Paint - Valspar Rustoleum Duplicolor Krylon

rocketfin mobile menu fine models and collectibles

As an Amazon Associate I earn from qualifying purchases from the links on this site. Thanks for your support


Model Reviews | Resin Car Database | Modeling Tips & Info | Scale Model Life Magazine | Contact | FAQs


Model kits make great gifts - no matter if you are young or old !






These are other paint brands that may or may not not be specifically for models. But can still be used for painting, weathering, and dioramas.

Or if you're looking for a particular color that's not available in the standard plastic model paint lines.


Popular Paint Brands


Alclad lacqers are common for modelers to get accurate metal finishes. From chrome, bronze, silver, or jet exhaust. It's nearly a one of a kind product. It requires primer on a model, and in some cases a base coat if you're applying color.

And you can often get great looking finishes and results that are not available any other way.


Click Here for Aclad Lacquer



Automotive Perfect Match Paints, are an automotive lacquer. You must use a primer on your model first, because the paint can sometimes craze or etch the plastic.

You would also need to clear the paint after painting because like real automotive paint, it dries with a matte look.

Click Here for Perfect Match Paints



Plastikote paints are a general use type but many times are for automotive applications. Though they do have some unique colors too.

Most of their colors are enamel paint, but other special applications can be acrylic, or a special mixture, depending on it's use.

Click Here for Plastikote Paints



Krylon paints are a general use type paint. Though they do have some unique colors and metallics, as well as some surface paints. Some of their paints are for automotive use.

Note that many of their paints don't say what kind of paint they are on the label. (enamel? Acryic? Other?).


Click Here for Krylon Paints



Rustoleum paints are a general use type paint. Though they do have some unique colors and metallics, as well as some unique kinds of surface paints.

They make many kinds of paint specifically for automotive use. Their common paints are enamel, other types of paints could be almost anything (the can may not say).


Click Here for Rustoleum Paints



Duplicolor paints are a general use type paint. Though they do have some unique colors and metallics.

Most of their paints are specific for automotive uses. They make lacquers, enamels, and the hybrid Acrylic-Enamels.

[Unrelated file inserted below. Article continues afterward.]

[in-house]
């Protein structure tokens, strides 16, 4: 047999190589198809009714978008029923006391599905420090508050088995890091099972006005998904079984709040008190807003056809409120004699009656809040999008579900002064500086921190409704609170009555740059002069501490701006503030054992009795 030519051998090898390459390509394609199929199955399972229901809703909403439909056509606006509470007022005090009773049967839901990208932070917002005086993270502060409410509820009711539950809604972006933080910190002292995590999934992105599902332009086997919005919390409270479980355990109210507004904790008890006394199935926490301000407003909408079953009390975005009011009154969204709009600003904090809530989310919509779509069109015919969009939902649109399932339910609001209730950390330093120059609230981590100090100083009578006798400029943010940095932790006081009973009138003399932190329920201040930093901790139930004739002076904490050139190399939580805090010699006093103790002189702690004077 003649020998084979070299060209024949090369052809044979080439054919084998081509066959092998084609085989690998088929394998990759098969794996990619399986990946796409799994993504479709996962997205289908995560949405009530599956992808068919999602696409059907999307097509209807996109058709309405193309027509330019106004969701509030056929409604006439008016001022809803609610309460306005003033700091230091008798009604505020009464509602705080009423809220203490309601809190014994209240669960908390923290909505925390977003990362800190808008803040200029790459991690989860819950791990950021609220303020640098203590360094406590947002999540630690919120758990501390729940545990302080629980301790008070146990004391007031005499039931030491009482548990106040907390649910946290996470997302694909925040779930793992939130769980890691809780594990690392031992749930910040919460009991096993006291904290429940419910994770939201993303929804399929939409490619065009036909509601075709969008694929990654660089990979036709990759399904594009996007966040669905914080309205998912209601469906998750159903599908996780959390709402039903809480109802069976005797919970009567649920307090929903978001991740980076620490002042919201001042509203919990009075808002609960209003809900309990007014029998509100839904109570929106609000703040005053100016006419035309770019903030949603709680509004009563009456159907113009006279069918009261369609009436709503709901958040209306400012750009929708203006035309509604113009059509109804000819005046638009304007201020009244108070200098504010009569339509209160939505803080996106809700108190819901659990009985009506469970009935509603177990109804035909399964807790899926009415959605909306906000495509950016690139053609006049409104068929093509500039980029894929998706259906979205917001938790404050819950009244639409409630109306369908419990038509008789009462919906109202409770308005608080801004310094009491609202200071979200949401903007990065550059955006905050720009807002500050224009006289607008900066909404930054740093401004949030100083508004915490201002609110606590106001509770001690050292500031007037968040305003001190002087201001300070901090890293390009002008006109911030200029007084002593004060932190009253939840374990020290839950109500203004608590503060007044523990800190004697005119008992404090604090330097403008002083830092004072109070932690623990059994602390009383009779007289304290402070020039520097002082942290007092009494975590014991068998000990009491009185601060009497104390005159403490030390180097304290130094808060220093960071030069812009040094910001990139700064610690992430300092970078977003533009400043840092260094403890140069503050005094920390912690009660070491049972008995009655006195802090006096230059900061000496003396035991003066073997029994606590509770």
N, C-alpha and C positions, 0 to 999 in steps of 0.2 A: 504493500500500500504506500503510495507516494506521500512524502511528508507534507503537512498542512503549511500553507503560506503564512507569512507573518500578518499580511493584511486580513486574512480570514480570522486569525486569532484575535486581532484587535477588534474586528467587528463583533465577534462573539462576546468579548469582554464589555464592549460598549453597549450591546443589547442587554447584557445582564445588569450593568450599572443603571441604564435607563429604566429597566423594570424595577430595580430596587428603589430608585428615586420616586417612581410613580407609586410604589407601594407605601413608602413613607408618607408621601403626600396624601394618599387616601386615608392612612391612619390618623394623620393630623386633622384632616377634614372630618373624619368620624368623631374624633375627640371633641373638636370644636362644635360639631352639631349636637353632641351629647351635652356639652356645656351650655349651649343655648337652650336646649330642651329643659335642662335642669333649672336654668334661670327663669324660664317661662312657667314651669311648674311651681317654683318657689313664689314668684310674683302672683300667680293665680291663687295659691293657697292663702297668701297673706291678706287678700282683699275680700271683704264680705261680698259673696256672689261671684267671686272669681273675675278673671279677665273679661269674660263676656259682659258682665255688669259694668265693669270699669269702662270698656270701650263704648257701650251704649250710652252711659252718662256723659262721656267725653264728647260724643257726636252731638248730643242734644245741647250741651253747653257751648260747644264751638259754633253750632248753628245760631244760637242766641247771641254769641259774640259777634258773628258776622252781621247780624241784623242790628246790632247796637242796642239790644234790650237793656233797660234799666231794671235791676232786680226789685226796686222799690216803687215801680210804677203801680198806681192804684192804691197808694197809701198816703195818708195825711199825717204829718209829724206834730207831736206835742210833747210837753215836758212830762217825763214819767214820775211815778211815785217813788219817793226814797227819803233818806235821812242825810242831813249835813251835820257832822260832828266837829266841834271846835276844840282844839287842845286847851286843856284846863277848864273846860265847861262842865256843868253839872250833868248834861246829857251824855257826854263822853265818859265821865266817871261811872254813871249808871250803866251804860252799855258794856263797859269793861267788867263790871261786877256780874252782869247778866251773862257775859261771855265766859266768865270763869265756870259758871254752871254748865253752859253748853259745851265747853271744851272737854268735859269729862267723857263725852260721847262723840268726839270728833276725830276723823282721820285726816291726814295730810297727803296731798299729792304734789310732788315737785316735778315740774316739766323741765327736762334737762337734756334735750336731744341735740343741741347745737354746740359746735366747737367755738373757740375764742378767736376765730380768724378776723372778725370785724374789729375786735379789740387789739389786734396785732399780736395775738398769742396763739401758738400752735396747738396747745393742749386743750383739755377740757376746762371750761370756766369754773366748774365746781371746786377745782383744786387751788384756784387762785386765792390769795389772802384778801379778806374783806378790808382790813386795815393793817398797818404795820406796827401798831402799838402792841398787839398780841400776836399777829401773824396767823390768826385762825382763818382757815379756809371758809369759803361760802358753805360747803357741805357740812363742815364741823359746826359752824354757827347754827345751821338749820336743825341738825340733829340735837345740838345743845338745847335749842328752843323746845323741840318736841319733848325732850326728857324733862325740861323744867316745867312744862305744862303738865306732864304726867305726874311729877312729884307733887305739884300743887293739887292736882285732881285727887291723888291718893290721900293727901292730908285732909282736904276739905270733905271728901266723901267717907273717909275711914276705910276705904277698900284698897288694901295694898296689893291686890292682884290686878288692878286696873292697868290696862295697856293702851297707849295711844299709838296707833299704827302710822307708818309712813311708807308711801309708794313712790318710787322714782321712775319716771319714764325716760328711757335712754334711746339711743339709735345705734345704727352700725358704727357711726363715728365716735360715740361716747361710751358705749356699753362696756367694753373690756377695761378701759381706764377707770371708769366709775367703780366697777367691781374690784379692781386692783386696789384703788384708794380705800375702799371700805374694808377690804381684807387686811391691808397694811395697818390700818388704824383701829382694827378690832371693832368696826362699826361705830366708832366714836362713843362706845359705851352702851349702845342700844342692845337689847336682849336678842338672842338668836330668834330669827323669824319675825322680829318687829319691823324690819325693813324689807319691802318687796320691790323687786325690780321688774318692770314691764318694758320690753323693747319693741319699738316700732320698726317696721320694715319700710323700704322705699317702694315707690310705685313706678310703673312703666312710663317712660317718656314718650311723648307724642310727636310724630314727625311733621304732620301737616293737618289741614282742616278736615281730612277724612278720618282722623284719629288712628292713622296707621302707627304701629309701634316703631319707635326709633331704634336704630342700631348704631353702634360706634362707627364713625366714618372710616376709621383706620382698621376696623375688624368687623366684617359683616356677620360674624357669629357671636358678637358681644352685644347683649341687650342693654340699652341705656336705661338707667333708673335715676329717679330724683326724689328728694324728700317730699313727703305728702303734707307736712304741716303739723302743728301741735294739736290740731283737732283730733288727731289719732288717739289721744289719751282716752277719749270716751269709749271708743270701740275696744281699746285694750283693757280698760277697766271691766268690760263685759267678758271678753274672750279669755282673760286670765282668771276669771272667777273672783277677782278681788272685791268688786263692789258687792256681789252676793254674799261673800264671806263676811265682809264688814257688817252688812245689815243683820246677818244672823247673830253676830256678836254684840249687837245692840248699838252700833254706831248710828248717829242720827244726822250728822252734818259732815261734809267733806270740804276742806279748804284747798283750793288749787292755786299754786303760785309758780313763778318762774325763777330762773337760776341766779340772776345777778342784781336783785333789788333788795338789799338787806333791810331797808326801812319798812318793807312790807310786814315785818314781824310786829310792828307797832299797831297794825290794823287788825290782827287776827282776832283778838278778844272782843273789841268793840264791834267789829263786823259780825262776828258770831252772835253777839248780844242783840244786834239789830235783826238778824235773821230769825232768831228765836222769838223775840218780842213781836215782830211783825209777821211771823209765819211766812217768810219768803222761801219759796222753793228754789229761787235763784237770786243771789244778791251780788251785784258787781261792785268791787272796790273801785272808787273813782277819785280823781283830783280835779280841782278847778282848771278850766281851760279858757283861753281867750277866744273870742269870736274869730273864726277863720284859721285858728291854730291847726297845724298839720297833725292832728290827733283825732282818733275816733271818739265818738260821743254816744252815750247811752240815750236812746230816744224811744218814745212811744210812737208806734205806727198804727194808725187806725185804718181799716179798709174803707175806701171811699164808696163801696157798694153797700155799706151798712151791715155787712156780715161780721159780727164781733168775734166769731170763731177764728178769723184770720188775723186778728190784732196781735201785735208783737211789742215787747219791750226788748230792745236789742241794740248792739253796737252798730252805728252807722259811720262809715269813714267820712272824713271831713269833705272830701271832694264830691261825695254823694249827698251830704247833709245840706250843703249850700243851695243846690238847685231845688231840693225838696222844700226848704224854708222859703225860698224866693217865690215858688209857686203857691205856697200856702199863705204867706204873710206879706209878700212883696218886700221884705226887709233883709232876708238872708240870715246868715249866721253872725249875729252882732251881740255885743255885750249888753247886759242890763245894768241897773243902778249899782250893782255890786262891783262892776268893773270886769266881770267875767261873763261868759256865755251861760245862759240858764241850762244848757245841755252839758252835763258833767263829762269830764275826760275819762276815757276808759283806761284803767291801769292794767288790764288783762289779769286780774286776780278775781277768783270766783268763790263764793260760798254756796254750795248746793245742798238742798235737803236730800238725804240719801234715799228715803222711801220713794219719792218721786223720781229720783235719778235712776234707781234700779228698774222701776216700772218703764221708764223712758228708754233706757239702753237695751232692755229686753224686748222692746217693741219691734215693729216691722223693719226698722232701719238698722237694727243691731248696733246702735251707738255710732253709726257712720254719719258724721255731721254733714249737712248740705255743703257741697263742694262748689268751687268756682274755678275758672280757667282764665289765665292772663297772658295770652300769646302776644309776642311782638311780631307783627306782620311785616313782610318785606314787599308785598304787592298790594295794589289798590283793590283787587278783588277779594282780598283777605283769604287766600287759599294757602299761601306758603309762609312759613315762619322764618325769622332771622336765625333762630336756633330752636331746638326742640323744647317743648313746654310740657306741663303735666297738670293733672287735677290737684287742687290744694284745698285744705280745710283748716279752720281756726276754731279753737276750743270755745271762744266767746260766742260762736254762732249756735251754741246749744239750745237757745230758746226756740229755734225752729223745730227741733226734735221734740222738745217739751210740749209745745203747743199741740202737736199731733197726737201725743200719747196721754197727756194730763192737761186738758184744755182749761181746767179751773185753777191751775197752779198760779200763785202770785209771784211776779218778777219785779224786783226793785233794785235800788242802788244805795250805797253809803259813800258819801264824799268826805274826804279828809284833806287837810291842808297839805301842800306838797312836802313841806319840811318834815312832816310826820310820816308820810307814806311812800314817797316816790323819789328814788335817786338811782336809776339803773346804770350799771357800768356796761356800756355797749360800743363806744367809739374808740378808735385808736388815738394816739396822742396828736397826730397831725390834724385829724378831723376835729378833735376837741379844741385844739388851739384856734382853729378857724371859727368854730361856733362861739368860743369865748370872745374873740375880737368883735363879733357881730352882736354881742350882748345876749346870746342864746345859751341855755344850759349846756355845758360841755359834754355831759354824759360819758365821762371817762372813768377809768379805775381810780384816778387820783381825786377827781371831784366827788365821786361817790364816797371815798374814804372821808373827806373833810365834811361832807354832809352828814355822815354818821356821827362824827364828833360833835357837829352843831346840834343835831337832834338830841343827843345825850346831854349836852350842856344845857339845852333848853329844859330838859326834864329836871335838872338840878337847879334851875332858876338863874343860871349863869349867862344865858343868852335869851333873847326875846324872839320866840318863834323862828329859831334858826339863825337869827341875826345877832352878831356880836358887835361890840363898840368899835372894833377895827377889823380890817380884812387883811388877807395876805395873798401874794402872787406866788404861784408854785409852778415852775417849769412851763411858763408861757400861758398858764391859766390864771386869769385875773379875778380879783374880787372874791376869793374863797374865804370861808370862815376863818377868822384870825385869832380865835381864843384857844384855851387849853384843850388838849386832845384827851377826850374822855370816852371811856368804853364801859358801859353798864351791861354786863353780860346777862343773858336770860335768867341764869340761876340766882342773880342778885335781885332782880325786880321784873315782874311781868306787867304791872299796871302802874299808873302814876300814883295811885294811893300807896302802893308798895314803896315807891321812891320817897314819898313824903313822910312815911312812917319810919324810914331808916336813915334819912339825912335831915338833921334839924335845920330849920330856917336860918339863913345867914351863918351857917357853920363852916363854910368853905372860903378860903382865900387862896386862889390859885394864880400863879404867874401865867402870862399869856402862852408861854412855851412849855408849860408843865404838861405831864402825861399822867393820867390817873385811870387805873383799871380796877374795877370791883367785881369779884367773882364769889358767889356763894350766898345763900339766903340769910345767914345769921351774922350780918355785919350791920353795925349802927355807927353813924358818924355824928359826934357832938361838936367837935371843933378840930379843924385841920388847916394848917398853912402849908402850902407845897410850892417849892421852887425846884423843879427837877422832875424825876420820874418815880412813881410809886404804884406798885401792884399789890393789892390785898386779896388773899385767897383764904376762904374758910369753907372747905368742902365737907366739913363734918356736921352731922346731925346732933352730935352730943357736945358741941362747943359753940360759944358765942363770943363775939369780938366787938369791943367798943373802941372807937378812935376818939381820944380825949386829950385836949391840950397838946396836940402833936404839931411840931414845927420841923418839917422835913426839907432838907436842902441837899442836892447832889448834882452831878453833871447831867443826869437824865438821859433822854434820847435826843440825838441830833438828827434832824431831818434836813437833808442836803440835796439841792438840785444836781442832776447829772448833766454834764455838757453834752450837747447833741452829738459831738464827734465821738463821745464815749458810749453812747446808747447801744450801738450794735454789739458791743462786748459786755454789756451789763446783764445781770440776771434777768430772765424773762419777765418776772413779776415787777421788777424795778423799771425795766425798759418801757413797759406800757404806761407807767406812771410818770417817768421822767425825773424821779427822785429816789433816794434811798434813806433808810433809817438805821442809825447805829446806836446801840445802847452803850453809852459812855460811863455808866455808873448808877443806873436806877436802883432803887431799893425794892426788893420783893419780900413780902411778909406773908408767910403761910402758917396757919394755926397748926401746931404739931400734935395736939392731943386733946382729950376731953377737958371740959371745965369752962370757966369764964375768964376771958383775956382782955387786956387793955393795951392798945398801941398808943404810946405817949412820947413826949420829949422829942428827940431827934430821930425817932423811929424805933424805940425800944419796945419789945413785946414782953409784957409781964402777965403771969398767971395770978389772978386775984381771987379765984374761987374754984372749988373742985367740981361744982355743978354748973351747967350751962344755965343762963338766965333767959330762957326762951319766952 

Click Here for Duplicolor Paints



Valspar paints are a general use and automotive type paint. They do have some unique colors. (Valspar it seems has been taken over by Rust-O-Leum, so labels may have both brand names on the can -2020)

Valspar doesn't say on the label what kind of paint it is (enamel? Acryic? Other?).


Click Here for Valspar Paints



VHT paints are for automotive use but modelers have been using them for decades. They are primarily an Enamel paint, usually for engines, but they have a high glossy and durable finish. In my experiance they seem to go on very thick so be careful.


Click Here for VHT Paints



Spaz Stix is a Hobby and Craft paint that's available in a bottle for airbrushing, as well as some spray cans.

They offer many different kinds of metallic paints, but also more common colors and some that are very unique. It's main formula is for Lexan, but it has many other uses. Some paints and colors may require a base coat.


Click Here for Spaz Stix Paints



More Important Information !



When it comes to models, I've been using what I call "Hardware" paint for decades. Plastikote, Valspar, Rustoleom, etc. I still use model paints or course, but if a color is not available that way, or I see a unique color I realy like, I will use the hardware paint out of a can.

Generally most are enamels, but some are automotive lacquer paints (from online or from a parts store). I always use primer with an auto lacquer because those paints, depending on the brand, can be very harsh on a plastic kit. Enough to where it will MELT the PLASTIC into a lumpy blob! Or at least ETCH the plastic and give it a bad texture.

It's true that Tamiya and Testors both make lacquers, but those are a synthetic type, and ok for models. Automotive paints are different.

Using primer I've never had an issue with automotive paint on a plastic model (or resin, vinyl, etc.).